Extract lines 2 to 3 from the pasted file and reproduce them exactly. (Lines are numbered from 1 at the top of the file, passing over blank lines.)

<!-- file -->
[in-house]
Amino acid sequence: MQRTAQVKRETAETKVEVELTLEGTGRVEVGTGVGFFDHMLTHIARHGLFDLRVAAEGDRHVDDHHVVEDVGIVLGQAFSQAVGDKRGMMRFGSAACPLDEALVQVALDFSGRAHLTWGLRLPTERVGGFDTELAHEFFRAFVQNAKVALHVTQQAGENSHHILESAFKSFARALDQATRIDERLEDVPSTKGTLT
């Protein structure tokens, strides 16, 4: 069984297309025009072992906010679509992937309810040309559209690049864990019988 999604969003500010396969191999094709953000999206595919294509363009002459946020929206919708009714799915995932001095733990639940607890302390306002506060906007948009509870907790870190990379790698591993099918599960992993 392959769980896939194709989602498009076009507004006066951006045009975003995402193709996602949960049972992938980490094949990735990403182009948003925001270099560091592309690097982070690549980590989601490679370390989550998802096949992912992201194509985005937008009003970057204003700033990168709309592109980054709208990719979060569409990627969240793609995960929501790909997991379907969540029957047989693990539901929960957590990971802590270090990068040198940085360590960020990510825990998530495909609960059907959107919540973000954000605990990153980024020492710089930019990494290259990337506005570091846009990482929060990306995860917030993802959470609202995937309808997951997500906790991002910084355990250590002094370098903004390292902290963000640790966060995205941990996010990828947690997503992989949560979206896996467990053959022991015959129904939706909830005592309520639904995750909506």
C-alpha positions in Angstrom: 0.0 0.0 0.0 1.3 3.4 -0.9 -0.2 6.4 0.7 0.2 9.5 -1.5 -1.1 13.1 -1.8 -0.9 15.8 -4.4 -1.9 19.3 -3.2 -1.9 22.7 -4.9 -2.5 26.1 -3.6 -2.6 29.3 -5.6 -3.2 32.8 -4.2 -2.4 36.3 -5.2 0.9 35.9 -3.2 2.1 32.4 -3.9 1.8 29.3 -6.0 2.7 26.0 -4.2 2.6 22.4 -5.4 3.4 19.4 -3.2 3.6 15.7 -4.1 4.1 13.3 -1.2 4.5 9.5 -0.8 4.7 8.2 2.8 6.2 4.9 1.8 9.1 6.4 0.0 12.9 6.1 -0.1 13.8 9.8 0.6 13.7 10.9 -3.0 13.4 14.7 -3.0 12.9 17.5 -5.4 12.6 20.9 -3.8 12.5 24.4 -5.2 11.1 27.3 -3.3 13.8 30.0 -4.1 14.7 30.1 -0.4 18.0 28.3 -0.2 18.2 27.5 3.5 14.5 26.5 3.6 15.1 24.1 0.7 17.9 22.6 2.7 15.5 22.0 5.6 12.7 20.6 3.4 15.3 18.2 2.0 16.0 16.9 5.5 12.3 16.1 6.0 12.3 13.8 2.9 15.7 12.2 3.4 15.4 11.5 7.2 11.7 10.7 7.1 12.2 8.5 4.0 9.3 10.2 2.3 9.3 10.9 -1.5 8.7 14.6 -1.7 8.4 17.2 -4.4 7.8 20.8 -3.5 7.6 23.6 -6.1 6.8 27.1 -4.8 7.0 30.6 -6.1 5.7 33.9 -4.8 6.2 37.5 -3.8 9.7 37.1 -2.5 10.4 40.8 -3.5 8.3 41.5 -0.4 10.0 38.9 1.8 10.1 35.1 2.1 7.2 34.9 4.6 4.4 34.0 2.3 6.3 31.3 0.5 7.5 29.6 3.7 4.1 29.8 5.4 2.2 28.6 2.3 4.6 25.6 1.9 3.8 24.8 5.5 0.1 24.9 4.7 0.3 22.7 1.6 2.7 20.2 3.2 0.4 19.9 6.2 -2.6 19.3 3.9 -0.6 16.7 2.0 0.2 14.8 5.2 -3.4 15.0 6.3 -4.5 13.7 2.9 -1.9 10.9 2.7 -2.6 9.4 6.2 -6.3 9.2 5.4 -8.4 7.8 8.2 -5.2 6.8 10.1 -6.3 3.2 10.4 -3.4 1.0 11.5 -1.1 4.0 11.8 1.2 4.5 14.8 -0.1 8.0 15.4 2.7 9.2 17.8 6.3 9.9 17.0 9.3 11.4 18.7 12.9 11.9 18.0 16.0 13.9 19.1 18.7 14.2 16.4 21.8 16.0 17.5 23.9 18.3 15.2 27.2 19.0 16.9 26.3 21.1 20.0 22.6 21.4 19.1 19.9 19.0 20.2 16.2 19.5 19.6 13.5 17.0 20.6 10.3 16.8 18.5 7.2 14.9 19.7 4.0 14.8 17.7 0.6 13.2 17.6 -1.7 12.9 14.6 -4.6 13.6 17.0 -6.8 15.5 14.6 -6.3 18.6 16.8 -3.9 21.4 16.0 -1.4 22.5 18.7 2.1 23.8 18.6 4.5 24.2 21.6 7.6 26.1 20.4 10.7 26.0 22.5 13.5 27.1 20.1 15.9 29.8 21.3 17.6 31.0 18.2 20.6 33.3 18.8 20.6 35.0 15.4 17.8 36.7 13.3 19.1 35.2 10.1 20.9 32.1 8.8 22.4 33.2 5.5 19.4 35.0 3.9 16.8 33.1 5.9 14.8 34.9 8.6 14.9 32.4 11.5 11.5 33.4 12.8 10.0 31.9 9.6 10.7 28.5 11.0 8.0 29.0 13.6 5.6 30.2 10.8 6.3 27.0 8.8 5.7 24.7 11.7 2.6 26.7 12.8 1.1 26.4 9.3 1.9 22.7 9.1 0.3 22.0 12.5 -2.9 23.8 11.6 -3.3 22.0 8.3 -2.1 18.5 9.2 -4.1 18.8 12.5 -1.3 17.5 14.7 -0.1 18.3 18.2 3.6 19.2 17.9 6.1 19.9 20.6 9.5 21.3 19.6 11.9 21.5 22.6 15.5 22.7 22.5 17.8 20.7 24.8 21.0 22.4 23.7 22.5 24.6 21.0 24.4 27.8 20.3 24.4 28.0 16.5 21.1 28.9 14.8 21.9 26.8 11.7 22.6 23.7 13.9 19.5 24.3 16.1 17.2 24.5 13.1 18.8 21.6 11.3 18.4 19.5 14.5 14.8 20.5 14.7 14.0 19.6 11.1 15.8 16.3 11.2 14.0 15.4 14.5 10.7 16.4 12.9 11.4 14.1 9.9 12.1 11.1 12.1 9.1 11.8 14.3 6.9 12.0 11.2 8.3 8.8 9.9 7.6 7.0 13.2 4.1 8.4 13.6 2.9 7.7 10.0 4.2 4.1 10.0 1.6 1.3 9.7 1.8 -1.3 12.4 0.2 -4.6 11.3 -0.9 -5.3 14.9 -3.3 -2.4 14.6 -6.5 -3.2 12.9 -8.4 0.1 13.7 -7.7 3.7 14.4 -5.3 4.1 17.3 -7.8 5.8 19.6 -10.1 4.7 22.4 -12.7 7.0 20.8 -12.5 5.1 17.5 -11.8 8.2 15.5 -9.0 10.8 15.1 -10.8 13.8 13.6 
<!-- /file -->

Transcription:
Amino acid sequence: MQRTAQVKRETAETKVEVELTLEGTGRVEVGTGVGFFDHMLTHIARHGLFDLRVAAEGDRHVDDHHVVEDVGIVLGQAFSQAVGDKRGMMRFGSAACPLDEALVQVALDFSGRAHLTWGLRLPTERVGGFDTELAHEFFRAFVQNAKVALHVTQQAGENSHHILESAFKSFARALDQATRIDERLEDVPSTKGTLT
């Protein structure tokens, strides 16, 4: 069984297309025009072992906010679509992937309810040309559209690049864990019988 999604969003500010396969191999094709953000999206595919294509363009002459946020929206919708009714799915995932001095733990639940607890302390306002506060906007948009509870907790870190990379790698591993099918599960992993 392959769980896939194709989602498009076009507004006066951006045009975003995402193709996602949960049972992938980490094949990735990403182009948003925001270099560091592309690097982070690549980590989601490679370390989550998802096949992912992201194509985005937008009003970057204003700033990168709309592109980054709208990719979060569409990627969240793609995960929501790909997991379907969540029957047989693990539901929960957590990971802590270090990068040198940085360590960020990510825990998530495909609960059907959107919540973000954000605990990153980024020492710089930019990494290259990337506005570091846009990482929060990306995860917030993802959470609202995937309808997951997500906790991002910084355990250590002094370098903004390292902290963000640790966060995205941990996010990828947690997503992989949560979206896996467990053959022991015959129904939706909830005592309520639904995750909506």